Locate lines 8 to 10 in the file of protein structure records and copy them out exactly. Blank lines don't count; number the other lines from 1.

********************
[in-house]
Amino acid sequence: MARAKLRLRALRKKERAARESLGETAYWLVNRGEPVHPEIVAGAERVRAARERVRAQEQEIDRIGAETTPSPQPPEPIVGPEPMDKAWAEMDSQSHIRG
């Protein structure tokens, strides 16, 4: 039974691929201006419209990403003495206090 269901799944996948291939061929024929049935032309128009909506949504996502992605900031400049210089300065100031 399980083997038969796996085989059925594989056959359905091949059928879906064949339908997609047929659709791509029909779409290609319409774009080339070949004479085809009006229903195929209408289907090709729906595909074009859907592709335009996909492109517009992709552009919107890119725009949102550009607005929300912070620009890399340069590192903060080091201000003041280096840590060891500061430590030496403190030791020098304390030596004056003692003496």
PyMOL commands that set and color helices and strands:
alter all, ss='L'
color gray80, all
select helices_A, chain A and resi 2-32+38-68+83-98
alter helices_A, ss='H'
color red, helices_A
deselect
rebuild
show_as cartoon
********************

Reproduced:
alter helices_A, ss='H'
color red, helices_A
deselect